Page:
Meanwhile, I looked up into our old Bramley tree in our garden this morning and saw a bracket fungus, fairly high up. I used a garden rake, attached to another long pole, to bring it down. It was Inonotus hispidus or Shaggy Bracket. I have mostly seen it on Ash or, rather, on the ground below an Ash, and the only one I can remember seeing alive on a tree was years ago in Epping Forest, where it was at head height on Sorbus torminalis, Wild Service-tree. The books tell me it often grows on garden apple trees too, but I don't often get an opportunity to have a fungus foray in anyone's garden except mine.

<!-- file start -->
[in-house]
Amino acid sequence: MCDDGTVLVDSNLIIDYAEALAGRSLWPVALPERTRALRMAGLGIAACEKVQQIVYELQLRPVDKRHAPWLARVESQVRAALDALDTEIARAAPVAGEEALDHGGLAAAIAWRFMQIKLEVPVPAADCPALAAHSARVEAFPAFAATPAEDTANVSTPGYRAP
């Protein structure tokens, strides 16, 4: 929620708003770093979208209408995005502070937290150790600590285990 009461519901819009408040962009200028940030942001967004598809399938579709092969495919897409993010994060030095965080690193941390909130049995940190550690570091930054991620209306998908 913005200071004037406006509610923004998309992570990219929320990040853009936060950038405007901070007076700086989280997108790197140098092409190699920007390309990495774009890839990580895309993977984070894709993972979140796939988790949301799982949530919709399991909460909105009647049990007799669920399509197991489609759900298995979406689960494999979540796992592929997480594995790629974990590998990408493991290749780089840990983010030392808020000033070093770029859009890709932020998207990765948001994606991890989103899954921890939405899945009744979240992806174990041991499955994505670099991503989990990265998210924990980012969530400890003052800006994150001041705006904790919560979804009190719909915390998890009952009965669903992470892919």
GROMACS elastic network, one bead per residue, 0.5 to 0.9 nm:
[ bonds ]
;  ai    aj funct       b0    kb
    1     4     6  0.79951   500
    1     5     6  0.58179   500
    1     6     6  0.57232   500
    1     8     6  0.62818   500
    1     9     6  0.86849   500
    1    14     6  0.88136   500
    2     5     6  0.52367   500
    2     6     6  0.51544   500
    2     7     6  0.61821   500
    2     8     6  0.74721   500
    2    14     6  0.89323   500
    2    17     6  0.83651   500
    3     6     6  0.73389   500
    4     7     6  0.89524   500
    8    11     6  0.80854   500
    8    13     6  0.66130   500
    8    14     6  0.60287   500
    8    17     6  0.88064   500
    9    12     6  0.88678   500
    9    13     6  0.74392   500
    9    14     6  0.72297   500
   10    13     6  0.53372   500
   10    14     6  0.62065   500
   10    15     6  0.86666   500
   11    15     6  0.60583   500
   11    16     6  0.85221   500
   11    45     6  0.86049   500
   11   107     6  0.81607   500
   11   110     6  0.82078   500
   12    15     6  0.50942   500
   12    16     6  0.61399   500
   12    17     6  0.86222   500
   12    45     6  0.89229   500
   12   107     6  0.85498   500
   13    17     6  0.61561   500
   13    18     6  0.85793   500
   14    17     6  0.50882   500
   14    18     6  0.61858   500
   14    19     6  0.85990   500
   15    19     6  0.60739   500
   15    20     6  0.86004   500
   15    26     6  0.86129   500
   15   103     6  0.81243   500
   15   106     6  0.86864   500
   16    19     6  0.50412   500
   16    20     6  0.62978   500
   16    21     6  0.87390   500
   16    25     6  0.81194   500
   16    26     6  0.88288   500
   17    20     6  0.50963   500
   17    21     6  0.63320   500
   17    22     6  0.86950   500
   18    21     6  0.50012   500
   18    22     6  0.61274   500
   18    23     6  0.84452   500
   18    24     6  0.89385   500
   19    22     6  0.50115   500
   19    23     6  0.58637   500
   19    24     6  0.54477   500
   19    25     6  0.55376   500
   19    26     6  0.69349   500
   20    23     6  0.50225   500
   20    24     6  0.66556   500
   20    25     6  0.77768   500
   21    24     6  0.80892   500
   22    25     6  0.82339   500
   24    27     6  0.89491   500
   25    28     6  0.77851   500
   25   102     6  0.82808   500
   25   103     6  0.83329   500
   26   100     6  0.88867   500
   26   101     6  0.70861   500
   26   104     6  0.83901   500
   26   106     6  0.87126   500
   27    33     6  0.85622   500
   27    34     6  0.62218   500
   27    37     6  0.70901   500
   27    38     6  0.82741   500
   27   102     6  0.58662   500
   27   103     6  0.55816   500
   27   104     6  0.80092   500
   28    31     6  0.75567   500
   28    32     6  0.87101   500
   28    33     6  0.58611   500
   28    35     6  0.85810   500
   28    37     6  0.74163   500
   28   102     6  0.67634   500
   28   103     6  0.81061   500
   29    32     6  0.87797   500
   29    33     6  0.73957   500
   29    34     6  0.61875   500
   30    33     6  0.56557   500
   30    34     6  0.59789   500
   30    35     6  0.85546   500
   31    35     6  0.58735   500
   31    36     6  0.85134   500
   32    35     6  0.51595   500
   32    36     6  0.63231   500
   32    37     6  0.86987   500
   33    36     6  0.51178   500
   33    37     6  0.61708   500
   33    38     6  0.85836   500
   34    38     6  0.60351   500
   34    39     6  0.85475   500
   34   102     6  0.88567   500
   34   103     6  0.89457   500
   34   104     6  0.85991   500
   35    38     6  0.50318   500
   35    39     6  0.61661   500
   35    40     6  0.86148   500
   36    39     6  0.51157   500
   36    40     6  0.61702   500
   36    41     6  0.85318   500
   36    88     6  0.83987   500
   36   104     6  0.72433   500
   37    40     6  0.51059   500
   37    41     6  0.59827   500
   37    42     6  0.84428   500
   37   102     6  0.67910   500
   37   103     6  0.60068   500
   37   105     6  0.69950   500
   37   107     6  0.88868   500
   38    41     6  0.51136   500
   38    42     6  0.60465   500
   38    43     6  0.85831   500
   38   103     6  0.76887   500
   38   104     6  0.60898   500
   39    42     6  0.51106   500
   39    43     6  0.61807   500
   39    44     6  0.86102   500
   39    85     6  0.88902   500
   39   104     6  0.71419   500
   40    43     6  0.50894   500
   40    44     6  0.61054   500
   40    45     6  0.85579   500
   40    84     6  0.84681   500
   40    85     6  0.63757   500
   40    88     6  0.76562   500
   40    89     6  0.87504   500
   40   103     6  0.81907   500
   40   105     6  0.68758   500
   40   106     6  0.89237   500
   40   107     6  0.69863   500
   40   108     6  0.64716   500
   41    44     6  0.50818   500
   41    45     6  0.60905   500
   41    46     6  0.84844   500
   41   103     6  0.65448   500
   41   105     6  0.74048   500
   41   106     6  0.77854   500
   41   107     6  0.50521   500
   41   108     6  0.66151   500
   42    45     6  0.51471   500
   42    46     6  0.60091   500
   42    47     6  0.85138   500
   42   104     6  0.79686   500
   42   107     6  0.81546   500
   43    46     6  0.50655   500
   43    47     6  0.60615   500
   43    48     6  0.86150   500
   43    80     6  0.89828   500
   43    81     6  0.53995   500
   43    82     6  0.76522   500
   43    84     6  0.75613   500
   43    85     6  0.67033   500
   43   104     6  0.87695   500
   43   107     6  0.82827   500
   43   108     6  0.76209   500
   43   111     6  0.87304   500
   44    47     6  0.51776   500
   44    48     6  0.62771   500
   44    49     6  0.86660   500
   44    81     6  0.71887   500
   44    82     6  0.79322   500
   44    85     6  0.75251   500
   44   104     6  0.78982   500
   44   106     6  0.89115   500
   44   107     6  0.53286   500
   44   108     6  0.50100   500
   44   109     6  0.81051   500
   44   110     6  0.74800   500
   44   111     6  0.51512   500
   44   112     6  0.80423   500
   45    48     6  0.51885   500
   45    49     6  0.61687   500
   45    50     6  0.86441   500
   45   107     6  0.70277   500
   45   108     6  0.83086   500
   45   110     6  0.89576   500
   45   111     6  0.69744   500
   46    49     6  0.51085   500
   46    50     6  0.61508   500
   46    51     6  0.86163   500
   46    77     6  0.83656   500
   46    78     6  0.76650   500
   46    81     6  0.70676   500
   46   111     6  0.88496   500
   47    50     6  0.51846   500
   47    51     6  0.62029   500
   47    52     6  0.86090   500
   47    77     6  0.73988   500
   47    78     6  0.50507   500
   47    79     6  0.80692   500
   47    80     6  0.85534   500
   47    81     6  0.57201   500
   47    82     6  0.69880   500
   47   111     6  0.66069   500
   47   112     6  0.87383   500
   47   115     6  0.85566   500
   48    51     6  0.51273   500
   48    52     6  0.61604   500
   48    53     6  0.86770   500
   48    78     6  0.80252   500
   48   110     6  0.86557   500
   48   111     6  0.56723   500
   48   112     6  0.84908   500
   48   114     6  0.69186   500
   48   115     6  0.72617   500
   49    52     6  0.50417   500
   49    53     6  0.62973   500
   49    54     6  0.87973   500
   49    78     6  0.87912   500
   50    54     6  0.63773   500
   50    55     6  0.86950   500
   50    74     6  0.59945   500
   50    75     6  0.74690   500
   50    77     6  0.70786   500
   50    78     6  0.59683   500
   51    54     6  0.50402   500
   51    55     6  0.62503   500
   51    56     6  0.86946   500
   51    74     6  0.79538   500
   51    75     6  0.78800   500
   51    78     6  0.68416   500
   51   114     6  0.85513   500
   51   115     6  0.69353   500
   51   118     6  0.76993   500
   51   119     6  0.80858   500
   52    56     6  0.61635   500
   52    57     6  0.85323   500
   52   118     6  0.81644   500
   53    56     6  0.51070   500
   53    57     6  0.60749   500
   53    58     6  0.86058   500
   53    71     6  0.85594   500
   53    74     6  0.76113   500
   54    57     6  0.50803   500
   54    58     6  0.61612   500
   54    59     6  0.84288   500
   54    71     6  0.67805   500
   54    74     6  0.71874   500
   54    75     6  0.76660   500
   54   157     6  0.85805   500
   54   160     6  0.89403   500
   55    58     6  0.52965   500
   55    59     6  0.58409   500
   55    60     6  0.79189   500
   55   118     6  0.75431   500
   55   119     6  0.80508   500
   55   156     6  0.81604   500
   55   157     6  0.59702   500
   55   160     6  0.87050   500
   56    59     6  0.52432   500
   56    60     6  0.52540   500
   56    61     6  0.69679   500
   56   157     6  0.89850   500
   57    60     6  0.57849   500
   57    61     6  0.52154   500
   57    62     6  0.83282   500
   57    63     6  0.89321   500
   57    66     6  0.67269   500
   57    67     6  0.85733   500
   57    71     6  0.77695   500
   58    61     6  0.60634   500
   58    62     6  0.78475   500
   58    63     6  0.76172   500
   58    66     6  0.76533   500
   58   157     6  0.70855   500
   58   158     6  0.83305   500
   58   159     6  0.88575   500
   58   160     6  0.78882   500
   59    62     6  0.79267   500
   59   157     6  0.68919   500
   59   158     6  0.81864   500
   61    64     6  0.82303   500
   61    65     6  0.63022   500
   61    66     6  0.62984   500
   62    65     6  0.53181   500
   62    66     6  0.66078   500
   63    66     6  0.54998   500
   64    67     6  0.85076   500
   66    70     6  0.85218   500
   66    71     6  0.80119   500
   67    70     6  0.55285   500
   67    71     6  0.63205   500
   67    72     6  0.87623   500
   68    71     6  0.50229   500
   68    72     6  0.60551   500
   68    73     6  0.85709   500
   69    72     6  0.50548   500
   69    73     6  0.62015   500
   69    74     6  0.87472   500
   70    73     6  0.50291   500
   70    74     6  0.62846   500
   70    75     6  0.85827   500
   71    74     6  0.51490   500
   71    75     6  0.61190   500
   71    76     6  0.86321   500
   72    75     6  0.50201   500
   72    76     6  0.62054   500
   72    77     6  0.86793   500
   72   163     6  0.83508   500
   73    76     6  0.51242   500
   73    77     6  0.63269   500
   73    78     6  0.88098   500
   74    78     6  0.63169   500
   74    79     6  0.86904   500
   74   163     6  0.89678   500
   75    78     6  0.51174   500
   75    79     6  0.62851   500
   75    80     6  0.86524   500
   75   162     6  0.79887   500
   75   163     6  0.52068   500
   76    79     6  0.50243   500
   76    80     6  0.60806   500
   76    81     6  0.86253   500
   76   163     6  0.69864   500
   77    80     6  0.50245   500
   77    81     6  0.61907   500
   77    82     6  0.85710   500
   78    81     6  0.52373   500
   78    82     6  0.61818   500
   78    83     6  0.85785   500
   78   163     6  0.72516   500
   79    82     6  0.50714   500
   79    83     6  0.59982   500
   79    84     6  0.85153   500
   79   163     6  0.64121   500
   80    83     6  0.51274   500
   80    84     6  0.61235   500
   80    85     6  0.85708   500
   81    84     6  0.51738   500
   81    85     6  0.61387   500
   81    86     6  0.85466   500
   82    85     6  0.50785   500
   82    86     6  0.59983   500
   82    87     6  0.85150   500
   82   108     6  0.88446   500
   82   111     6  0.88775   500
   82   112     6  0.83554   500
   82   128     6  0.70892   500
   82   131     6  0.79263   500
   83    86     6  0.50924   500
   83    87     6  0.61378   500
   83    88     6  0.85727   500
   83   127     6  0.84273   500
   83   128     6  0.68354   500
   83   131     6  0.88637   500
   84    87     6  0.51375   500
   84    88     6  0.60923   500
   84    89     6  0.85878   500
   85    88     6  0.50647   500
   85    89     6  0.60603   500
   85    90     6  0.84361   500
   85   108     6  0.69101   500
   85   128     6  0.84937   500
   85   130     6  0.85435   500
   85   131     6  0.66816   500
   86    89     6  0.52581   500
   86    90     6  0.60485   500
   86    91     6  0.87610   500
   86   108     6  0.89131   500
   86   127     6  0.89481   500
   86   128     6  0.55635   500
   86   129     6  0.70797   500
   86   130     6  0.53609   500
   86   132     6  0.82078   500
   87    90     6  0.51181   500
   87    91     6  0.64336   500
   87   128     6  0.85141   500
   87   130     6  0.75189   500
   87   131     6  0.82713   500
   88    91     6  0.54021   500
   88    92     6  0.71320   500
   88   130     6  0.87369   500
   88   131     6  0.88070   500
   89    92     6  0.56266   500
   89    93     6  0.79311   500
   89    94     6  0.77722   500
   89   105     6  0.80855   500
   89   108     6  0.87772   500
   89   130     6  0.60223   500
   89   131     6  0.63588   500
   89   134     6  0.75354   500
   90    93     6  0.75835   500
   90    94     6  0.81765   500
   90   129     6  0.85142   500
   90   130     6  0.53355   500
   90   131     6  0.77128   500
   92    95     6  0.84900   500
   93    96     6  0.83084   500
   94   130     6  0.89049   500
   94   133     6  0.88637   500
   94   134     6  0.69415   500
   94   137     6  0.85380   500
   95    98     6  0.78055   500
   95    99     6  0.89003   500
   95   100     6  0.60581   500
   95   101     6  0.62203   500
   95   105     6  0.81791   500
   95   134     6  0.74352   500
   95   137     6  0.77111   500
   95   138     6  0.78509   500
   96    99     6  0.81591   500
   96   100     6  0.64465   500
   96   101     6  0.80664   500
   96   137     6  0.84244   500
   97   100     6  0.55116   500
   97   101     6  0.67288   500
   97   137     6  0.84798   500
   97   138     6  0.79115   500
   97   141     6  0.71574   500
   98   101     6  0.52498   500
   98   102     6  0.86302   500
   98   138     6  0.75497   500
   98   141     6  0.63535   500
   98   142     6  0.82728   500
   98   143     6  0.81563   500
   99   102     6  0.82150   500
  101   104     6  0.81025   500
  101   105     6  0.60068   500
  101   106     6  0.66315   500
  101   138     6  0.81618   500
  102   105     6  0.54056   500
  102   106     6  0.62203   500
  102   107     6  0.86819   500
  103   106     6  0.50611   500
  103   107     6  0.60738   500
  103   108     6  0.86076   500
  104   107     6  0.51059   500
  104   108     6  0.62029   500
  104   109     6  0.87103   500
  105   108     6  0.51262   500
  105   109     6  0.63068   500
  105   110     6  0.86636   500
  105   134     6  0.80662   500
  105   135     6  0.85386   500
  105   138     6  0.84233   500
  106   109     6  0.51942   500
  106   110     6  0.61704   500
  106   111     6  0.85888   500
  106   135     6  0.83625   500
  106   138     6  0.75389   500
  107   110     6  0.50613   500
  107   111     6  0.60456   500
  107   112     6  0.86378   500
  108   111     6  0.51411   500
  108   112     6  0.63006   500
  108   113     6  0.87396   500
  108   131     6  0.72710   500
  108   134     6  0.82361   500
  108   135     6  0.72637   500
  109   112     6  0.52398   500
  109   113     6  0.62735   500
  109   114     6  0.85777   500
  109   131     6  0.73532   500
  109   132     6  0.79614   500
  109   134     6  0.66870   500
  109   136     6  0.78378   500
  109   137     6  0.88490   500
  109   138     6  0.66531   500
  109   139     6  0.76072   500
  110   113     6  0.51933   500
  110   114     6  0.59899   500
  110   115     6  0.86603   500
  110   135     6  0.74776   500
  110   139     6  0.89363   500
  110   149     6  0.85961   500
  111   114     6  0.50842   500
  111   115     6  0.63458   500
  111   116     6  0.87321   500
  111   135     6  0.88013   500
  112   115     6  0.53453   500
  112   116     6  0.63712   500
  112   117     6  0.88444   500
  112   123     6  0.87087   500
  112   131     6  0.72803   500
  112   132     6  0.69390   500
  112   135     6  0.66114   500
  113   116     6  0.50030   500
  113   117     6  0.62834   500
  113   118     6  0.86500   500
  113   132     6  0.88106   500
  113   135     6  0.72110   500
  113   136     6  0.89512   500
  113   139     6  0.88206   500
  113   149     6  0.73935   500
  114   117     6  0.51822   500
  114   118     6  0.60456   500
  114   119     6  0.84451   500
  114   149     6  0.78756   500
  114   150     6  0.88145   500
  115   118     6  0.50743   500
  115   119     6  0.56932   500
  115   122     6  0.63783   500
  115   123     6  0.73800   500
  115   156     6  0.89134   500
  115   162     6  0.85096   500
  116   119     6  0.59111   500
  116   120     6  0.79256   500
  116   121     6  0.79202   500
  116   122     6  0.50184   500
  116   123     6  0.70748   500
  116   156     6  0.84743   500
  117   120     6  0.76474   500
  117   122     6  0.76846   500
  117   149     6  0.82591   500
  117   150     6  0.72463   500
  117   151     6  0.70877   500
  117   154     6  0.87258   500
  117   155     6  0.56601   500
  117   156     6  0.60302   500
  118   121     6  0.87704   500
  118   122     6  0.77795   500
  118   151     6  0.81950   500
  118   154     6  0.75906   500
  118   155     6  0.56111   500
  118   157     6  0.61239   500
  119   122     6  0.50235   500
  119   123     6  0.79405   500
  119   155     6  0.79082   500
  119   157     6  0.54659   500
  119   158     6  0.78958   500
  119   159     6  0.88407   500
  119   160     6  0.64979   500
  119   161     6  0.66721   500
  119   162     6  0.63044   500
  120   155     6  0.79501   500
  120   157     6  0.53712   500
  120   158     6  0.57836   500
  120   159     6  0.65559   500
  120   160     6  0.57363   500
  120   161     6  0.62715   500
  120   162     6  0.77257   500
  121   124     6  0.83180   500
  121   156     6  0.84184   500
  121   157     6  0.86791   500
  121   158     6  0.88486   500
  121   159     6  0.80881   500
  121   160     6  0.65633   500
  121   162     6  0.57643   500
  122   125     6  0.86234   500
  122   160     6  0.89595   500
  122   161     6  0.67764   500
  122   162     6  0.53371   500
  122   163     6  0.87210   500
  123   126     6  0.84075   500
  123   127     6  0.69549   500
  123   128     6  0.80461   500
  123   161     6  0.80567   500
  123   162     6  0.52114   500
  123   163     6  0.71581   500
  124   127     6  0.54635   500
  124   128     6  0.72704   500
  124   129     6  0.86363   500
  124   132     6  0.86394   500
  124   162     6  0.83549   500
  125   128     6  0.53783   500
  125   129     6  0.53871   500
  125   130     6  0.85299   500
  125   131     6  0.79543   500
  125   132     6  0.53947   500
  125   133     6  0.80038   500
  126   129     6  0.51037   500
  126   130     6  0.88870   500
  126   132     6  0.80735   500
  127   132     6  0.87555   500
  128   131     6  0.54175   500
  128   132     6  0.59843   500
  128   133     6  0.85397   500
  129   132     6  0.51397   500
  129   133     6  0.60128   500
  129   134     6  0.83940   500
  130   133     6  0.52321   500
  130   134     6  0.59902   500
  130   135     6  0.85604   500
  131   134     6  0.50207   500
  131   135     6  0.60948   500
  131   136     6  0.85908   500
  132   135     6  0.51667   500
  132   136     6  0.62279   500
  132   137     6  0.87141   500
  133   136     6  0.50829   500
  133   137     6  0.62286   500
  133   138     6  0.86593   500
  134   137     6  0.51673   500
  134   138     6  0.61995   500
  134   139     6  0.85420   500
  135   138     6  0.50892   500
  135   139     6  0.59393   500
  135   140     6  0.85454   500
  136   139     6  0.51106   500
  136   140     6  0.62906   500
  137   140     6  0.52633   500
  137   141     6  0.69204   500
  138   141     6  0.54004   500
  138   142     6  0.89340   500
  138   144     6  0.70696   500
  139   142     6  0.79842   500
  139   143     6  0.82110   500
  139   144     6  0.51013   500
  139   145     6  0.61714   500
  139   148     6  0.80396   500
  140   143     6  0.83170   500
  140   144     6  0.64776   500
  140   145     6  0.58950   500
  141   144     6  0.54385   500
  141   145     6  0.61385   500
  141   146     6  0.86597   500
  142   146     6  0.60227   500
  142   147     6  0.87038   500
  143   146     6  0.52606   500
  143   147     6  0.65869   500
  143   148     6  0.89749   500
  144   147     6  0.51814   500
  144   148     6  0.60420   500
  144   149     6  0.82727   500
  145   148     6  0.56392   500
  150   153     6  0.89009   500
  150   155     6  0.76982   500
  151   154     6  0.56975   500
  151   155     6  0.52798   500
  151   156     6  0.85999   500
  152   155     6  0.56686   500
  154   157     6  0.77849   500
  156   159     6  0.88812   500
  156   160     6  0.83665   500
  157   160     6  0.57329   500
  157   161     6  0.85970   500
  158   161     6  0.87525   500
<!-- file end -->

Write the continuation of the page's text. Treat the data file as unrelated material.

But this one is significant on this tree. I don't know for certain when it was planted, but I guess it was around 1932 when the house was built and the garden new. Over the years our tree has provided variable loads of apples and has been host to a wide variety of tiny insects and other invertebrates, nearly all malign. So much so that now, according to my old gardening book, it has nearly all the plagues known to apple trees. A few years ago it was host to a large crop of Armillarea mellea,Honey Fungus, which sprouted next to it, and is a well-known destroyer of trees of many kinds. Now it has Shaggy Bracket as well. It also has very few apples, but nearly all have fallen to the ground due to strong winds recently, even though not yet ripe. I consider this to be its final nail in its coffin. But we won't cut it down yet, as it may host more interesting things before its final demise, and, indeed, after it. It would be nice to have Stag Beetles in my garden, for example, and other fungi. Who knows!